"Seeking out children's views on service design is essential. It is their future that we are designing, let's incorporate their views in all that we develop."
Child Poverty Action Group spokesman Frank Hogan applauded the comprehensive report and believed New Zealand was heading in the right direction. However he wanted to see more emphasis on the "nitty gritty" that was CPAG's four principles of food and shelter, health and education, security and safety plus families having adequate income.
The Children's Convention Monitoring Group is made up of the Office of the Children's Commissioner, the Human Rights Commission, Action for Children and Youth Aotearoa, Save the Children New Zealand and Unicef NZ.
Develop robust systems and processes to ensure that legislation incorporates, and is consistent with, the principles and provisions of the Children's Convention.
Develop a national strategy that implements the Children's Convention. Make sure it is resourced, it benefits all children and it is developed with key stakeholders, including children, young people and tangata whenua.
Ensure that the planning process for a Child Wellbeing Strategy embeds children's rights, in particular the four General Principles. Ensure the Strategy is co-designed with children and young people and tangata whenua.
Ensure the Children's Convention Deputy Chief Executives Group has the adequate authority and resources to fulfill it's obligations to drive the cross-agency implementation of the Convention.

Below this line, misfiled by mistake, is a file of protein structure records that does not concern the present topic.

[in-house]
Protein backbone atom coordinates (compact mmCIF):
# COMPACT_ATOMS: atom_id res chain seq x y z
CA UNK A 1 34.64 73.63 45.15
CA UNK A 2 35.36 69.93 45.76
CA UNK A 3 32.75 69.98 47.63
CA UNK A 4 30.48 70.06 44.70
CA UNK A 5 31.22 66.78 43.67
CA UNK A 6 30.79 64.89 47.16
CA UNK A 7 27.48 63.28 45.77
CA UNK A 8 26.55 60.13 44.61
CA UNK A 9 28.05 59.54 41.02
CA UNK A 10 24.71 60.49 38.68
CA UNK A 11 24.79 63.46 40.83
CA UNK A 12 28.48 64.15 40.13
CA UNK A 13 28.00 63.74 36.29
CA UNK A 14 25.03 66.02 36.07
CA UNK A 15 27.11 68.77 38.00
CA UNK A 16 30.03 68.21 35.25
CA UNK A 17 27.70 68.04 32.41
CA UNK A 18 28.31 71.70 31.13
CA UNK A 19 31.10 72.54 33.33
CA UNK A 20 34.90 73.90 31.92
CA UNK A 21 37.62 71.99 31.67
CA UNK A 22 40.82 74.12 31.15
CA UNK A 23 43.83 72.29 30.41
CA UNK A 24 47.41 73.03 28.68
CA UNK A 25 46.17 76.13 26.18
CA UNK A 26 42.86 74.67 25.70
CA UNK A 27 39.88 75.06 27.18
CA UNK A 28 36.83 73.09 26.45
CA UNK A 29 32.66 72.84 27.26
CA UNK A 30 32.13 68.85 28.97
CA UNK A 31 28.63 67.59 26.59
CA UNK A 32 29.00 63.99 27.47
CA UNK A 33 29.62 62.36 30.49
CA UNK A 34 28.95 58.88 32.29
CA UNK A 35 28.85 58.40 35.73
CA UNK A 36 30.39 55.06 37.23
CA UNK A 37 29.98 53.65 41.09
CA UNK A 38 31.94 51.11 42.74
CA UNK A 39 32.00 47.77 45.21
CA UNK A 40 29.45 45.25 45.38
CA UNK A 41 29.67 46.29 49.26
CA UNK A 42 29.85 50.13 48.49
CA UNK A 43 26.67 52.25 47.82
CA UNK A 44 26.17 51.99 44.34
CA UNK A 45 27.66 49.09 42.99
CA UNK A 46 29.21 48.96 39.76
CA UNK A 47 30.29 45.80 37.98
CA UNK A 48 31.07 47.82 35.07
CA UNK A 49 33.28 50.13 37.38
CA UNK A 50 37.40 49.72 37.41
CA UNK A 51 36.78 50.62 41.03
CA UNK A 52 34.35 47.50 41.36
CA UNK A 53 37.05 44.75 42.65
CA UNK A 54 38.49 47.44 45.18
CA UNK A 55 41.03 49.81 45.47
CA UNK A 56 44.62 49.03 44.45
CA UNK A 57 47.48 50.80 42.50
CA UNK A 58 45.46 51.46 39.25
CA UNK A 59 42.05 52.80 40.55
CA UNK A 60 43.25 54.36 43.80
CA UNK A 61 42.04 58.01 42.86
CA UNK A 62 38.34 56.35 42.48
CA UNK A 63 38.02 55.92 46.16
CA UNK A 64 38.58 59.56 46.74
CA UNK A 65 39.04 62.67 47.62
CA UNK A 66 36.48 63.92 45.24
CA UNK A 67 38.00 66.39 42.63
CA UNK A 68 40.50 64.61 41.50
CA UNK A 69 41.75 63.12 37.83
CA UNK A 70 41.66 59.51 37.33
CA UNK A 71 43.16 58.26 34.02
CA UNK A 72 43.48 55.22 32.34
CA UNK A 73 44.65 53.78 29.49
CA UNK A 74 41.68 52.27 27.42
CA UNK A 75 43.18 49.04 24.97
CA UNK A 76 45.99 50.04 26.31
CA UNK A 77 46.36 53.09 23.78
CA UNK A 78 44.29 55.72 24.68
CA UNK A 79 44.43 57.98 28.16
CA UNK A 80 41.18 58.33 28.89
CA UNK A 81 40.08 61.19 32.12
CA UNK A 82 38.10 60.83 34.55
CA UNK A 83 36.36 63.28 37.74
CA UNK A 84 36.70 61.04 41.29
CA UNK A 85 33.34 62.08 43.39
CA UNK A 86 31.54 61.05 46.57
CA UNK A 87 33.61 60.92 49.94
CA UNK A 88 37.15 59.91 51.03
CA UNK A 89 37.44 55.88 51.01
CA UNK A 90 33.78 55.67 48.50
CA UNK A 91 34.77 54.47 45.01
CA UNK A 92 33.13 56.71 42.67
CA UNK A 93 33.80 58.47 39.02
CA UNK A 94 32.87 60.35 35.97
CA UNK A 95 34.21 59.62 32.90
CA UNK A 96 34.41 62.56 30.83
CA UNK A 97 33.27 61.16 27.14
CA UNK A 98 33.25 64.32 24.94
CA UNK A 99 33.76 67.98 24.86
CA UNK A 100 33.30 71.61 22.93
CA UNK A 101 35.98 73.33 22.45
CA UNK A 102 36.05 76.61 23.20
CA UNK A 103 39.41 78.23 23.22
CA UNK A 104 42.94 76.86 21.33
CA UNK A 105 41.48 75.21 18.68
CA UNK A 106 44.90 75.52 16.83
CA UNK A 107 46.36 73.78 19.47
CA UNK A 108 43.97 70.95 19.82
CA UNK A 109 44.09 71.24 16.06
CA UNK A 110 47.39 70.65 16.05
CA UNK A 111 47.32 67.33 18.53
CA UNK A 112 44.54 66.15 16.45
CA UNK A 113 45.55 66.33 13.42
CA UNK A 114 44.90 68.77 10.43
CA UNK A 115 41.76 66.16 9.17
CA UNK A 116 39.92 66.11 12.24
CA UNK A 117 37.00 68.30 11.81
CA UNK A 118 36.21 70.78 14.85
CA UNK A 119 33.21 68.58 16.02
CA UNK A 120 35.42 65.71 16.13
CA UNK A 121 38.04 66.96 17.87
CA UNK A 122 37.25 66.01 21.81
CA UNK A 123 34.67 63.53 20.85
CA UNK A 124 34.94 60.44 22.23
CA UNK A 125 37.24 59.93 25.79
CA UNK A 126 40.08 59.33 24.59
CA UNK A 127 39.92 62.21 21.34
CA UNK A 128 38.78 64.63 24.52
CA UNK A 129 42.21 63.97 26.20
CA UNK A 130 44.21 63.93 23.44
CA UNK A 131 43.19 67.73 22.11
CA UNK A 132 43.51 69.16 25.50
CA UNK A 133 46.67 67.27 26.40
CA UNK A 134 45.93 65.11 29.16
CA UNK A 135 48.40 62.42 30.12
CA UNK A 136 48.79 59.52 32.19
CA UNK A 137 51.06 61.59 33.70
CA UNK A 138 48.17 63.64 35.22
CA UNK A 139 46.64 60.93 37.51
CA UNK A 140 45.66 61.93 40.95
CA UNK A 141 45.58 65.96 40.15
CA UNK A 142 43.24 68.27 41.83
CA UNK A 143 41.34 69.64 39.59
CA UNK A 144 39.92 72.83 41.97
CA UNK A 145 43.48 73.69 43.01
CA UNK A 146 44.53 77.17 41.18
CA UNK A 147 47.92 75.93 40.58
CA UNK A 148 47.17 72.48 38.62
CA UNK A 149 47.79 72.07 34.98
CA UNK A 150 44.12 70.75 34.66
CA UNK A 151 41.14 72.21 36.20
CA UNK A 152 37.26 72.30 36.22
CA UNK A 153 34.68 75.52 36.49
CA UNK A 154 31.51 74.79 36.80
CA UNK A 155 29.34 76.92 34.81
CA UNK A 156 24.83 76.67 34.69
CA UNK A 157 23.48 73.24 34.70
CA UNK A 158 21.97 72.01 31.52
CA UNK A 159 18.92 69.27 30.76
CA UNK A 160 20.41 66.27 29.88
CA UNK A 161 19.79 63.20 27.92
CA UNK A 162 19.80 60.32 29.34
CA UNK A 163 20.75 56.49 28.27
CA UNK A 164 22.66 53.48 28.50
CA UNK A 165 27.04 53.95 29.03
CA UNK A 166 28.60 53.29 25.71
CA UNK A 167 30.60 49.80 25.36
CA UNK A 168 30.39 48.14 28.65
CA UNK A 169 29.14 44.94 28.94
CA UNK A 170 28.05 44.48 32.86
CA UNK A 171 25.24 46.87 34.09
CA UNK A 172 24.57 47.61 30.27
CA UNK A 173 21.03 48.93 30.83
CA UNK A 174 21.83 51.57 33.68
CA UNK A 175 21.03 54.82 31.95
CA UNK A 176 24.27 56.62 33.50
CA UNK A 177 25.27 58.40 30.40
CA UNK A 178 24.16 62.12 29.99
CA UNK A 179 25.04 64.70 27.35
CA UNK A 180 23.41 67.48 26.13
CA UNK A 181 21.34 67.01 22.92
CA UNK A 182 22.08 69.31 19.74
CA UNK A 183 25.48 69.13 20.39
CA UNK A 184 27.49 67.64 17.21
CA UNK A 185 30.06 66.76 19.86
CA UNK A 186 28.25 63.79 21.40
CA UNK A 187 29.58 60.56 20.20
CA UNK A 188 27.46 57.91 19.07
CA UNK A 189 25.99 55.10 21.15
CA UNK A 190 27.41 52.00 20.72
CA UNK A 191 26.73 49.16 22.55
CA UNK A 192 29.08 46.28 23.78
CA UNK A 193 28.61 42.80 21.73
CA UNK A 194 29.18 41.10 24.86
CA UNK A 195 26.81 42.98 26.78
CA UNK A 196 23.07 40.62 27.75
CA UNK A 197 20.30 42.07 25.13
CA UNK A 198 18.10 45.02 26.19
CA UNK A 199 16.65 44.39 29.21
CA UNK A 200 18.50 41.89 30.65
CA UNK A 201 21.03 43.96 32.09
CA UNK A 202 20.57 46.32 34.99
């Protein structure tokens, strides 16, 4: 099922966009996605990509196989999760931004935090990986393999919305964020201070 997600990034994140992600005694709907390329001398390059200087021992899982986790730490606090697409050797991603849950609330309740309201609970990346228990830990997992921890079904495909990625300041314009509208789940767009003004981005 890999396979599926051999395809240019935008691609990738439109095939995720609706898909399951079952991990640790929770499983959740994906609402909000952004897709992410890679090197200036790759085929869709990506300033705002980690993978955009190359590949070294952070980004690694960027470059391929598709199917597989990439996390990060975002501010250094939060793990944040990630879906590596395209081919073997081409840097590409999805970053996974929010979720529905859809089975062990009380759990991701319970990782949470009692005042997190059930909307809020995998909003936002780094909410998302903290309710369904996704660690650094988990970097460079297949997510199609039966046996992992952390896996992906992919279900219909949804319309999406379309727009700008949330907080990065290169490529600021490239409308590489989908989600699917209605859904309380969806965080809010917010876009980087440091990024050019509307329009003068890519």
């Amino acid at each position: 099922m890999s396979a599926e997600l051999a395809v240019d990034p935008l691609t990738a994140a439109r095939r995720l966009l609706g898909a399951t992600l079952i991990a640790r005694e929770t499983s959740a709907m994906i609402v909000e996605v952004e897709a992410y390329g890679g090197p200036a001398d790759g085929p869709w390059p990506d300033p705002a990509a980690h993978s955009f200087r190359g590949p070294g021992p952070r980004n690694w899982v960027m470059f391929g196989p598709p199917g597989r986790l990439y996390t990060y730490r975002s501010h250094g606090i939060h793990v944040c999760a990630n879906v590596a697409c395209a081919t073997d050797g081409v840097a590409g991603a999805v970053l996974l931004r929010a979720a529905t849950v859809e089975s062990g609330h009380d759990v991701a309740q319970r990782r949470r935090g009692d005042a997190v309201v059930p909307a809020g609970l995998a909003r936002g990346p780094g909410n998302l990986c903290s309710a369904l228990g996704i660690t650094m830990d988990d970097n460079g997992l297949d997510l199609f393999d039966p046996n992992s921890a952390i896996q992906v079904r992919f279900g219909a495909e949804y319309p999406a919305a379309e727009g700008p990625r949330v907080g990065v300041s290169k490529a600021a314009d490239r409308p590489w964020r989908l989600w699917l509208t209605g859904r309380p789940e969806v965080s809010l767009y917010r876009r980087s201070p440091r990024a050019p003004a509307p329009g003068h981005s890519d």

Ensure all public servants receive training on child rights and are equipped with the knowledge and tools needed to carry out quality child impact analyses.
Embed the use of the Child Impact Assessment tool into the legislative and policy development process.
Develop a child rights and Sustainable Development Goals (SDG)-compliant data infrastructure that generates high quality disaggregated data which is used to inform policies, legislation and practices.
Ensure the collection, storage and sharing of information about children is consistent with their privacy and information rights, views and best interests.
Transparently and regularly track and measure resource allocation and spending on child rights and wellbeing. Assess the impact of investments for children in line with the principles and provisions of the Convention.
Amend the Public Finance Act to take into consideration specified or targeted spending that will uphold children's rights to ensure their wellbeing.
Sufficiently resource the Office of the Children's Commissioner to effectively fulfill its mandate and functions to monitor and advance child rights.
Government agencies setting policy and designing services for children should systematically seek out and consider children's views in decision making using a child-centred, rights-based approach.
Resource the promotion of children's rights education in schools and raise awareness of the Children's Convention across all sectors.
Table in Parliament the Concluding Observations from the UN Committee on the Rights of the Child and the Government responses to them.
Increase compliance with the Children's Convention by withdrawing reservations and acceding to the Communications Procedure Optional Protocol.